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St. Vincent Government Awaiting Report Of Prisoners Smoking Marijuana And Using Cell Phones

St. Vincent and the Grenadines Prime Minister, Dr. Ralph Gonsalves.

St. Vincent Government Awaiting Report Of Prisoners Smoking Marijuana And Using Cell Phones

KINGSTOWN, St. Vincent and the Grenadines, February 28, 2020 (CMC) – The St. Vincent and the Grenadines government has called for a report, on possession of prohibited items by inmates at the Belle Isle Correctional Facility, after two videos surfaced, on social media, recently, showing inmates smoking what appears to be marijuana and using mobile devices.

“I haven’t gotten the results, but I, personally, called the Commissioner [of Police] and I, personally, called the Superintendent of Prisons, (and) told them that I would like to get the report,” Prime Minister Dr. Ralph Gonsalves said.

“Now, the prisoners were breaking the prison rules. And it’s difficult for me, as a normal, sentient being, normal person, brethren, with senses, that you could have prisoners inside of the prisons with cell phones and some prison officers are not colluding.”

Gonsalves said that that is part of the investigation, “because if there are, indeed, prison officers, they’re breaking the regulations, too; they’re breaking the law”.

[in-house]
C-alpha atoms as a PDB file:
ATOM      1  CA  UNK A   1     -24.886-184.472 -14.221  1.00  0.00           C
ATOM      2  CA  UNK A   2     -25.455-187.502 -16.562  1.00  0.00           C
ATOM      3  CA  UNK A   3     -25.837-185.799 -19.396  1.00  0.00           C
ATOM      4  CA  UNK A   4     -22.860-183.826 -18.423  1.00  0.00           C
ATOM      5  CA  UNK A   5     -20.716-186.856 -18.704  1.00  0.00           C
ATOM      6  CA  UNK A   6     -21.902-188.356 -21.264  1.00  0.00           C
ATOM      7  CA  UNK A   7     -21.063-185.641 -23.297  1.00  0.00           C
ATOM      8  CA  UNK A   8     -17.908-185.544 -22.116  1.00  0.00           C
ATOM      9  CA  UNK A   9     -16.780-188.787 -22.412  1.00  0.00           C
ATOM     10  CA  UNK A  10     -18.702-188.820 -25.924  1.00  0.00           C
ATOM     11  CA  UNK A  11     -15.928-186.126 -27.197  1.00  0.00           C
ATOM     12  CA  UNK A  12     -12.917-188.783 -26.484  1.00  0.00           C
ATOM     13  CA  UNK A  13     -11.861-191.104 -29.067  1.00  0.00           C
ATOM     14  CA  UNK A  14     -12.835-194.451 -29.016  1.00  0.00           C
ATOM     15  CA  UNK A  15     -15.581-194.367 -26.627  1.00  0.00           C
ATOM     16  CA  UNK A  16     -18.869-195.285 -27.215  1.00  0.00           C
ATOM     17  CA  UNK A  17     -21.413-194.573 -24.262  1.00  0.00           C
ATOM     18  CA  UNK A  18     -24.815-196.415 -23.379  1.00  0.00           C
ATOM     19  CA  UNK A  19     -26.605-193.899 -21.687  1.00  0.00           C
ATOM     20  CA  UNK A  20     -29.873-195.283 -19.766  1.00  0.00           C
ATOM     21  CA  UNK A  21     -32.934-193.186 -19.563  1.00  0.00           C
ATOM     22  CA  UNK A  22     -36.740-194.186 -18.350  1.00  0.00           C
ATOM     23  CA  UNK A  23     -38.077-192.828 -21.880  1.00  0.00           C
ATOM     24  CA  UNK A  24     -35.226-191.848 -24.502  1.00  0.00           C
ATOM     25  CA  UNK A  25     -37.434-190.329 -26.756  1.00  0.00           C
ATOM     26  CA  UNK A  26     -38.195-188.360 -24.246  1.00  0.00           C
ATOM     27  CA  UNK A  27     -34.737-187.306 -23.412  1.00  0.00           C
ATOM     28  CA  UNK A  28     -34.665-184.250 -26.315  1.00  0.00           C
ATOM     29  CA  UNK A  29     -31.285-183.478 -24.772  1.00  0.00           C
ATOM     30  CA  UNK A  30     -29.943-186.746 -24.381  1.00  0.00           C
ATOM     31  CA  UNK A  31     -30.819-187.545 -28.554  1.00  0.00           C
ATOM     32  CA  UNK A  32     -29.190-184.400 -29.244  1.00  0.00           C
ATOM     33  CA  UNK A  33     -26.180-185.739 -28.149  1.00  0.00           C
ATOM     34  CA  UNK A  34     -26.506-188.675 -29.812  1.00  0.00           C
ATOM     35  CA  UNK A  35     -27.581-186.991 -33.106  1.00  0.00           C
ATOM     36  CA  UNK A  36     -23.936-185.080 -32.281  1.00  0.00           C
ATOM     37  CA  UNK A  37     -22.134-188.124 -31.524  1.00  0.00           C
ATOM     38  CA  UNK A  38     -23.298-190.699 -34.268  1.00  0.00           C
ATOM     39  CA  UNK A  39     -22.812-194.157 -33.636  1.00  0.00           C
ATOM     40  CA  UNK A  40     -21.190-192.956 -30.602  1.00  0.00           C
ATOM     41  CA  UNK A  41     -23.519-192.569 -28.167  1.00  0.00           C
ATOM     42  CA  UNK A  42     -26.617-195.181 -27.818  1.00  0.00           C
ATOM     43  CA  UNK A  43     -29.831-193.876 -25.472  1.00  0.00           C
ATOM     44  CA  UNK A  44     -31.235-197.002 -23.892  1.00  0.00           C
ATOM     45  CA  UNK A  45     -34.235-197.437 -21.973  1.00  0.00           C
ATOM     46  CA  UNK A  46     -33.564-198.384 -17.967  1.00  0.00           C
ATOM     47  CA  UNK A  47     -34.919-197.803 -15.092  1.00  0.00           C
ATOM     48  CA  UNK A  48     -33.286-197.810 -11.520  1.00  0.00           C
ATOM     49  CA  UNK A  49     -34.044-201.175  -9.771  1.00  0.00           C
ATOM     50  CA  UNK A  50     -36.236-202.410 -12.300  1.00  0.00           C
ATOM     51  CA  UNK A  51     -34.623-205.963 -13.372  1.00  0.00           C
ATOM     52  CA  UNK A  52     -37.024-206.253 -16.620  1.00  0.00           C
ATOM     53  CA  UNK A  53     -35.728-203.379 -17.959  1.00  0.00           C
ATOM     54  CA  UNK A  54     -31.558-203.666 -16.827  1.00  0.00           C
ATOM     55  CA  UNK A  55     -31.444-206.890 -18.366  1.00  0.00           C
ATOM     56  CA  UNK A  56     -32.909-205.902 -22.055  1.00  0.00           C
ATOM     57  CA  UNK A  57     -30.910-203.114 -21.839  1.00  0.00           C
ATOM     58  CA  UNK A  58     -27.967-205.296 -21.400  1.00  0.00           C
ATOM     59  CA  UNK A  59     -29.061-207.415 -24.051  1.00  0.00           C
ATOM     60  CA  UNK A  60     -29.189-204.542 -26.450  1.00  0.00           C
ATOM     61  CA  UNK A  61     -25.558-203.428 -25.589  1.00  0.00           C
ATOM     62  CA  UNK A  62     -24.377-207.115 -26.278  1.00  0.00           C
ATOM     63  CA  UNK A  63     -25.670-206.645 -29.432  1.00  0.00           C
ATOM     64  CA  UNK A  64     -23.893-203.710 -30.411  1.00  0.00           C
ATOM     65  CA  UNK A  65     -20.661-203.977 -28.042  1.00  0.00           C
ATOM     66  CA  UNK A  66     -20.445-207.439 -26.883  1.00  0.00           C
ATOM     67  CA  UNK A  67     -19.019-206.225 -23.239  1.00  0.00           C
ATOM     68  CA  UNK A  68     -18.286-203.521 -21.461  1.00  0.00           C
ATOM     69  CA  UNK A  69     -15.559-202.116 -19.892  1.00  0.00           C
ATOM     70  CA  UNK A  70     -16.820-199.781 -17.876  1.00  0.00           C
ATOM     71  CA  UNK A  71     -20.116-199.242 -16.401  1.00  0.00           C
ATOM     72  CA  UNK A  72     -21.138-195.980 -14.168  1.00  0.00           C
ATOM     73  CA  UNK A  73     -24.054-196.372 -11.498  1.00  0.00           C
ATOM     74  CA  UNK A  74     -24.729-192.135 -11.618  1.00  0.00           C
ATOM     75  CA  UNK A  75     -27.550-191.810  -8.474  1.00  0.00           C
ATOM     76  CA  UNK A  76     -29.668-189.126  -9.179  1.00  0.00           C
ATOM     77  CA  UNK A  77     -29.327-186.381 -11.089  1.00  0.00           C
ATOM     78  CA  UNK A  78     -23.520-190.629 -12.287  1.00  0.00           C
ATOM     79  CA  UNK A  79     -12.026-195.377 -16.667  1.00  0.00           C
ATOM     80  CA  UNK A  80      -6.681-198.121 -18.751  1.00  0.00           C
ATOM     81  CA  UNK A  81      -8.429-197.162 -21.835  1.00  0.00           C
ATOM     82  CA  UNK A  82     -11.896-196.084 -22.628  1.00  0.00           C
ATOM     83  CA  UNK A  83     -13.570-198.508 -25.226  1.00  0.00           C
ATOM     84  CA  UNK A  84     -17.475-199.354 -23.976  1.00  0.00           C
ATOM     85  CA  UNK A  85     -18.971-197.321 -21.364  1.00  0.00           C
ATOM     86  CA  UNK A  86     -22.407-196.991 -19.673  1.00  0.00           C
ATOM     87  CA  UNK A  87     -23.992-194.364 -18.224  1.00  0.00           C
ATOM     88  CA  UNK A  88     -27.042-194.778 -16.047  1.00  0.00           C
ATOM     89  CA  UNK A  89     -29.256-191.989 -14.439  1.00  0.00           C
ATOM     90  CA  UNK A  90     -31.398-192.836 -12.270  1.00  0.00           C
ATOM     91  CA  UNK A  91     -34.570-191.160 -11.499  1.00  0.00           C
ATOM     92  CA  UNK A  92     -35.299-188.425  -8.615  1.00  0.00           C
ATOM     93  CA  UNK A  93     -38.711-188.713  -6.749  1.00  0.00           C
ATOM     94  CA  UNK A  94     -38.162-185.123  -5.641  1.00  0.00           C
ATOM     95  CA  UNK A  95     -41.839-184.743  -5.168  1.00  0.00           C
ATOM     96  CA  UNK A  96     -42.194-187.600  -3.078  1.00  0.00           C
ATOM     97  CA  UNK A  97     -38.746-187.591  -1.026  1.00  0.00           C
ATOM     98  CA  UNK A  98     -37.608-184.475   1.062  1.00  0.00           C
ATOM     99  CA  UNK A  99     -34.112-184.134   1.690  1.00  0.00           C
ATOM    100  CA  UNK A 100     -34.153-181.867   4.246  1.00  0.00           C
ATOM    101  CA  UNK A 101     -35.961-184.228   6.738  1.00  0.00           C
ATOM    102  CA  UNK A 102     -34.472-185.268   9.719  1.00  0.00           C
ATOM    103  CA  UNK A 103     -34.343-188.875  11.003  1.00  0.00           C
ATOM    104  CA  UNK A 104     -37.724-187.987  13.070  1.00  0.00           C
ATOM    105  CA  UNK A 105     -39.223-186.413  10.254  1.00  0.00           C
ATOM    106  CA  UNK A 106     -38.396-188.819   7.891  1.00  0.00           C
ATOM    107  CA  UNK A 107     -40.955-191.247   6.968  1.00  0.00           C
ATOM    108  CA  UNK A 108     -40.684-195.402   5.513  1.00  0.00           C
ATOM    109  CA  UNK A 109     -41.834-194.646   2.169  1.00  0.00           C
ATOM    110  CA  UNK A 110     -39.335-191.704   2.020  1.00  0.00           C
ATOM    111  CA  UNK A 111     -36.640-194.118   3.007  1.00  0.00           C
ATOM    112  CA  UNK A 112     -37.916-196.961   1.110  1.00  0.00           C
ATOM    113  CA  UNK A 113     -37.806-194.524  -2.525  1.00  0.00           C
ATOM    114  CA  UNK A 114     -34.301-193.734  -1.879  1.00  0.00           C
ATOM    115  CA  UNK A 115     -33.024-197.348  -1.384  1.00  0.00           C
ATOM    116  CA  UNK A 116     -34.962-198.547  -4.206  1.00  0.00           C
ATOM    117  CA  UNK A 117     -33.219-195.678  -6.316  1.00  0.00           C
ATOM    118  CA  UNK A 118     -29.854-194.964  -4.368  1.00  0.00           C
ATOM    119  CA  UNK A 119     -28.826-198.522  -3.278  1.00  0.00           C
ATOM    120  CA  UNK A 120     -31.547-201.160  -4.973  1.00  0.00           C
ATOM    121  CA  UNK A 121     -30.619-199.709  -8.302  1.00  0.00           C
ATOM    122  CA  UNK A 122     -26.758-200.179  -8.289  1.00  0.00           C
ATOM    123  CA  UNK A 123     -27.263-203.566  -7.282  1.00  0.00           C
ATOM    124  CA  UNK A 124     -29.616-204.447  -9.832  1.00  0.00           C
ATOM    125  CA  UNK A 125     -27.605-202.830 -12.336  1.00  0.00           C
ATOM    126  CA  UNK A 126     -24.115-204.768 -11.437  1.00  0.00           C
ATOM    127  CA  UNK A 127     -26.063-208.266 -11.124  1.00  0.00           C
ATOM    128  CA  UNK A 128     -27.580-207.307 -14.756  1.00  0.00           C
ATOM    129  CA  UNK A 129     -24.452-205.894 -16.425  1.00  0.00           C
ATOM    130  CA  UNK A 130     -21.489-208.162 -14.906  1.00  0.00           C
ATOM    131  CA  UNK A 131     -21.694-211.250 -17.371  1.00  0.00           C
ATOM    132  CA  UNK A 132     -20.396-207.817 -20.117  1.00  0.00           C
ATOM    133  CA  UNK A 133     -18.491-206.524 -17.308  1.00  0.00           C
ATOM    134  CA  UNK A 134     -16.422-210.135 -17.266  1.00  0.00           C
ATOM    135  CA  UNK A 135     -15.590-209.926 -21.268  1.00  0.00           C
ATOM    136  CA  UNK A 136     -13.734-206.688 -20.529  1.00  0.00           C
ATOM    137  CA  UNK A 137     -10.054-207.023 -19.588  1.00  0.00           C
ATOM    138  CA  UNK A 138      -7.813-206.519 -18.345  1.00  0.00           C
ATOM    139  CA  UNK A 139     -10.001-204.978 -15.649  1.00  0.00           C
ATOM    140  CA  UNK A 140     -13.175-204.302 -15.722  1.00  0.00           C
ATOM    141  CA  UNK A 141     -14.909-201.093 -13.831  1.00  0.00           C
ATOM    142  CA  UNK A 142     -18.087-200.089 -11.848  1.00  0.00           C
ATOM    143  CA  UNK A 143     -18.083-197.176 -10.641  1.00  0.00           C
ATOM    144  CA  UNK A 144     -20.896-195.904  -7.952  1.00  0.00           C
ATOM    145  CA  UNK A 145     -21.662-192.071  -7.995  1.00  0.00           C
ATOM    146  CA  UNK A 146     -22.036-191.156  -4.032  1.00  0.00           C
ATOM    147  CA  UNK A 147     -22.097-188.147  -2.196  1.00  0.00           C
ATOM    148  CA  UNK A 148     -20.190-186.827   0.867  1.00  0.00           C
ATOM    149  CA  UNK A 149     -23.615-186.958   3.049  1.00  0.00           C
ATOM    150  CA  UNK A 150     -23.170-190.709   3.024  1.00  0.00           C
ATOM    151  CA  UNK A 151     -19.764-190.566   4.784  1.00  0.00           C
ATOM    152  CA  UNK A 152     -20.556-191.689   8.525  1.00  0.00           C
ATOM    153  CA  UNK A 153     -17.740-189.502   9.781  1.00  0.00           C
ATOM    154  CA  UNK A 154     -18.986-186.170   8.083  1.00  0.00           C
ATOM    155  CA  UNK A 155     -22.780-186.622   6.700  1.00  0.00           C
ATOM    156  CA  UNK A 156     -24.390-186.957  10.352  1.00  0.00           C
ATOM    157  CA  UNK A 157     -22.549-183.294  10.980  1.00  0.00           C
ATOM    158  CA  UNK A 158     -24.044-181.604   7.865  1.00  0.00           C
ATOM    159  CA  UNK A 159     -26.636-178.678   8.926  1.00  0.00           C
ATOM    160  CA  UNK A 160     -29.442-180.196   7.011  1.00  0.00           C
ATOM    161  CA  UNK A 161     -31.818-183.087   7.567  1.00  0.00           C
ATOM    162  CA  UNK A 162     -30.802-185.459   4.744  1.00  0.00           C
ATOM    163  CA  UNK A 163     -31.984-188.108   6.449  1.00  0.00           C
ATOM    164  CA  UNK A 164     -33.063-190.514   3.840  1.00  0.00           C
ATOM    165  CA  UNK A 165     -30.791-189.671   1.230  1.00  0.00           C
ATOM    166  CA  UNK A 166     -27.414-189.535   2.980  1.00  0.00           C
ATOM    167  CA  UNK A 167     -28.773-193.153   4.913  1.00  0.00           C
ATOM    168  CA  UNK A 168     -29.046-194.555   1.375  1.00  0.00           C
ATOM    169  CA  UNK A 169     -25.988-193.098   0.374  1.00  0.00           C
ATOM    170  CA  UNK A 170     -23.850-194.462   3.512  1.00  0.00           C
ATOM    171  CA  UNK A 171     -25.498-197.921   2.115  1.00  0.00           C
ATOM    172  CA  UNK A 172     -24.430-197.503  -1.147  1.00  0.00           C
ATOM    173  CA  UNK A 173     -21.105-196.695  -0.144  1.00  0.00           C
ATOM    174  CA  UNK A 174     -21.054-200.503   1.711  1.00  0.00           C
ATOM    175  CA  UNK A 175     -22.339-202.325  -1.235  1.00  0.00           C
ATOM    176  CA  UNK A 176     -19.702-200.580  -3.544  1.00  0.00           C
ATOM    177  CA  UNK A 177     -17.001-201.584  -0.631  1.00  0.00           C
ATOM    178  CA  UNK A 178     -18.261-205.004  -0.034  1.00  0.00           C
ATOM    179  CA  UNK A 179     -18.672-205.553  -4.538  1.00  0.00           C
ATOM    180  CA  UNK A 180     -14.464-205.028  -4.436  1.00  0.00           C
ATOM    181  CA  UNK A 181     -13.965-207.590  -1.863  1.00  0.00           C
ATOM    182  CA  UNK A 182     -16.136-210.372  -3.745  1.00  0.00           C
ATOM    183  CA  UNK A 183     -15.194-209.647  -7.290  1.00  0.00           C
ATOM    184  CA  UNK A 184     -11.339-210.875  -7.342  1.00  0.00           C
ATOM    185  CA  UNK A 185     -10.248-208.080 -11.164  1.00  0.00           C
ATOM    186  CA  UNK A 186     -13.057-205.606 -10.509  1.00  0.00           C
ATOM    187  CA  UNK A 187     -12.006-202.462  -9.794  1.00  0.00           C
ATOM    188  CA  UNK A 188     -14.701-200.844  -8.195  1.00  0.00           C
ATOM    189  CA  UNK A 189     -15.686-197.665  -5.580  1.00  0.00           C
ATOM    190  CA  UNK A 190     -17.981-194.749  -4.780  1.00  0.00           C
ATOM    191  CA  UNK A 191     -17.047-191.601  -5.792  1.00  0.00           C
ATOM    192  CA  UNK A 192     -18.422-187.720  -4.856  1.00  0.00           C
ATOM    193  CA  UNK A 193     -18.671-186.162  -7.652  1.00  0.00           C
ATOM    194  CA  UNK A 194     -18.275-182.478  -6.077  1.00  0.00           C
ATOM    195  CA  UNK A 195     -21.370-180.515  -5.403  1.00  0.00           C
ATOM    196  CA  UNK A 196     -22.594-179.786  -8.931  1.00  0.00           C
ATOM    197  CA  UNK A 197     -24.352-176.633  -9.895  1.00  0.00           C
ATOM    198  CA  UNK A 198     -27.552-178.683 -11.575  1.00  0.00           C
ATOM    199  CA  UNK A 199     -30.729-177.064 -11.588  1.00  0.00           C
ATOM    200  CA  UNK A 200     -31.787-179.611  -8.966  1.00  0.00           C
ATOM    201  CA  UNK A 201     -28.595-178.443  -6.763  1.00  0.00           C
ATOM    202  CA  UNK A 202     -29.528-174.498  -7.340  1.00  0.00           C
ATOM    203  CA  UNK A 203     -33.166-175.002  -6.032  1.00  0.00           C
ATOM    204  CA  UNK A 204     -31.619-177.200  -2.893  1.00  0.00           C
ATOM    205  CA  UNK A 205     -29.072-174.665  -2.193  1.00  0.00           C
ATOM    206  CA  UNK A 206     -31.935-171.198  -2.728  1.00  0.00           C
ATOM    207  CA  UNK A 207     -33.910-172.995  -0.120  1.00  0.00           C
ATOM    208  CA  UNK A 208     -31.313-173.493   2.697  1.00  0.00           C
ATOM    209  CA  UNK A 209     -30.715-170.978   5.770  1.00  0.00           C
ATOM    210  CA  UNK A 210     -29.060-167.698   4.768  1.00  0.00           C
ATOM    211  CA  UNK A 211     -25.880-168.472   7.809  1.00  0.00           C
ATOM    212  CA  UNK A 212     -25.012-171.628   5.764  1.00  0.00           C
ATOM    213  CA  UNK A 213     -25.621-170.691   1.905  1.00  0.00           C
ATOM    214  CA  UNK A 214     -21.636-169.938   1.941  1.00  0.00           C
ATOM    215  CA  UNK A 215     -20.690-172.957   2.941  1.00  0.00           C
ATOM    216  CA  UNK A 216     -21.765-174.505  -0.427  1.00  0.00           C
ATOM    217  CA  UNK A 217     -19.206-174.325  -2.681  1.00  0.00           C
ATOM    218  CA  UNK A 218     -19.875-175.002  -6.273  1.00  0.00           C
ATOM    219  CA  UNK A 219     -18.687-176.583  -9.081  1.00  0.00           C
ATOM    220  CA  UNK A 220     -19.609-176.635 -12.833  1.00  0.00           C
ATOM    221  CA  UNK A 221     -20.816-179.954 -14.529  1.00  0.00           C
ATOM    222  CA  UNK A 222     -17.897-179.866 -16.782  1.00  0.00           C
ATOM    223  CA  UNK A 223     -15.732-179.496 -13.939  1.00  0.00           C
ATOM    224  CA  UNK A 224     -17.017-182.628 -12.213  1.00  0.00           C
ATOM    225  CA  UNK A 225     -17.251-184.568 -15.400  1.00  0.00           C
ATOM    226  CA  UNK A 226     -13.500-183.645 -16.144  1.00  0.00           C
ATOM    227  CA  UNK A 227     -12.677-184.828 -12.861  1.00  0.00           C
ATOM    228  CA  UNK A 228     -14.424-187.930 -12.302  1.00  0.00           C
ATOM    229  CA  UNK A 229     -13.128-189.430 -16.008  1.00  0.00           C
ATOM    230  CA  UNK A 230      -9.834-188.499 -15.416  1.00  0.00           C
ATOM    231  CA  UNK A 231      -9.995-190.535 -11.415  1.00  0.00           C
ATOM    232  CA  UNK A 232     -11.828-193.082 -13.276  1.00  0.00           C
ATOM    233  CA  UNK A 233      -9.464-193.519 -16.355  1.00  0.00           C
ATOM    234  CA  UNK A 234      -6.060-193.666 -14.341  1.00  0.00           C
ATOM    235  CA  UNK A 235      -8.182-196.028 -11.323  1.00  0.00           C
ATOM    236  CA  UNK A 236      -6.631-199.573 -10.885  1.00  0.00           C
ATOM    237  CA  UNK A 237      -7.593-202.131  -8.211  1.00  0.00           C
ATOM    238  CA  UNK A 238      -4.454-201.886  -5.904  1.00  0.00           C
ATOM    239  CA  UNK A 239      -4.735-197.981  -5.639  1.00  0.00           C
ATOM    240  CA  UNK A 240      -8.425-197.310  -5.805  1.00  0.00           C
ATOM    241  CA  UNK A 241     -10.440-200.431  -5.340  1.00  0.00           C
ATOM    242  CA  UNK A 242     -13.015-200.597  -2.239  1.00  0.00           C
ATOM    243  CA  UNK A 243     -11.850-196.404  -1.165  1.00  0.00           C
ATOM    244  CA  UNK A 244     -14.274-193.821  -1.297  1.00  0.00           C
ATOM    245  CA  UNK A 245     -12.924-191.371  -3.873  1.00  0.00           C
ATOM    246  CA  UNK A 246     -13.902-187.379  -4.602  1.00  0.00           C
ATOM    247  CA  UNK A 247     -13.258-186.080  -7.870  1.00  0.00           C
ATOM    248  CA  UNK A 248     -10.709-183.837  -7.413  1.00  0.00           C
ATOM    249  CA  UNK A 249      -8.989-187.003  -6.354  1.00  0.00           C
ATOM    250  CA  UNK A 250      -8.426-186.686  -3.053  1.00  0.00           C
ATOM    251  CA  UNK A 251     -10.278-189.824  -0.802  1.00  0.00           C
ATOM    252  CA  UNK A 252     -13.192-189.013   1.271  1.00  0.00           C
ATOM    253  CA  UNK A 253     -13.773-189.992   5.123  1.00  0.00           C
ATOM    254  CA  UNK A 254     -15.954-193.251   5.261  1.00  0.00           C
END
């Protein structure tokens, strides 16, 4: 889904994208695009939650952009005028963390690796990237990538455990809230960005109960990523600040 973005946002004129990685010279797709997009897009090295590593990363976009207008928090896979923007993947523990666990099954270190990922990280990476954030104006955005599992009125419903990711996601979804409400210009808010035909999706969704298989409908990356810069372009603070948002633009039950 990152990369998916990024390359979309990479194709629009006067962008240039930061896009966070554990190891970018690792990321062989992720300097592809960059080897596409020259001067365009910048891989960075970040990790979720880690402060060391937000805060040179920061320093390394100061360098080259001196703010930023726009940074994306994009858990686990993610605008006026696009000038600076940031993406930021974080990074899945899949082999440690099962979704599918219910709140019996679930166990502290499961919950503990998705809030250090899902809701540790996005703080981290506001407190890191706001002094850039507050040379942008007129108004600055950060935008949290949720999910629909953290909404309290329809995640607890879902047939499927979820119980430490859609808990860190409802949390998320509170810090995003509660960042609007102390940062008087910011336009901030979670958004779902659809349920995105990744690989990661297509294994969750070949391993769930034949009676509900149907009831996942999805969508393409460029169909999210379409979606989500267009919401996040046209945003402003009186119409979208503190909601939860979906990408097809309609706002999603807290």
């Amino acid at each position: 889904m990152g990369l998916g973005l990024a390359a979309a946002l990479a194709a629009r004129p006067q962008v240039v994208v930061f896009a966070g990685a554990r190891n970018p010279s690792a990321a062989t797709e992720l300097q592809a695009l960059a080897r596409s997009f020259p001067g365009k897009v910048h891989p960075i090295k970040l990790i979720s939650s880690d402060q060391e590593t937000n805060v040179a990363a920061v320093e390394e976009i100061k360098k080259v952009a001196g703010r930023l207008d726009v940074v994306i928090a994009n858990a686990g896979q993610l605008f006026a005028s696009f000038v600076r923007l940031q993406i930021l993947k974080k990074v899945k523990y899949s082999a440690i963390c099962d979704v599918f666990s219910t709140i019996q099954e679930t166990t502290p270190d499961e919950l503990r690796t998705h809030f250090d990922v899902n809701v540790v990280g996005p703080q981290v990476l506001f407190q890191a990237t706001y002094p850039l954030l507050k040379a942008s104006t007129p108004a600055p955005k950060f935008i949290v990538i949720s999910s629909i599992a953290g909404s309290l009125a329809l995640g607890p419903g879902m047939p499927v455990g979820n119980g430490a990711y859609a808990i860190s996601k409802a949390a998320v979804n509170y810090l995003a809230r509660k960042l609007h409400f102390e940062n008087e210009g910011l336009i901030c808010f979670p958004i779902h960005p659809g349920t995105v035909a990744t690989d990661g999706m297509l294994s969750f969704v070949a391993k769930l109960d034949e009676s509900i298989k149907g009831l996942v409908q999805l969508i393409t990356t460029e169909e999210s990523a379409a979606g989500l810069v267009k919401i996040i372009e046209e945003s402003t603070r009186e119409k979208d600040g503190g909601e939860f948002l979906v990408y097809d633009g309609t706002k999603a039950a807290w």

He said this is a matter, which the Public Service Commission, from a disciplinary standpoint, would be expected to deal with.

“I stay in my crease. I don’t deal with the discipline of public servants. I’m the Chief Executive, I could call the superintendent of prisons, I say, ‘This is a serious matter. You have to investigate this matter’; a similar thing with the Commissioner of Police,” Gonsalves said, noting, however, that while he could get information from the senior prison officials “what information I get, I may or may not tell you, or tell you all of it”.

“Because if the names of somebody… — let’s say John Browne’s name is mentioned as a prison warder, who give Ephraim Burke, a cell phone, I can’t tell you that.”

Gonsalves, who is also the Minister of Legal Affairs, said such information would be “evidence, which would be brought either to a criminal court or to an internal disciplinary matter, leading right up… in the case of the prison officer, to the Public Service Commission”.

“So I can’t muddy the water, I can’t pollute the streams of justice, either internally or in the courts, by giving you that kind of information,” the Prime Minister added.

Gonsalves said that after receiving and reviewing a report, he could then say that  ‘Yes, I’ve read the report and it would appear to me that certain actions would be taken by the relevant authorities, in dealing with this matter. But that relevant authority isn’t me, because I don’t prosecute,” he said.

He said his role is to go to Parliament and provide the resources to strengthen the prosecuting arm of the state.

Prime Minister Gonsalves said his administration has done so, by increasing the staff complement at the Office of the Director of Public Prosecution, from three to more than 20.

“So all I could say to you, what I have done, but I have requested and I expect the Superintendent of Prisons and the Commission will send me the relevant reports, but they will also know duty in sending those reports to the authorities who will act on them in the requisite manner.”

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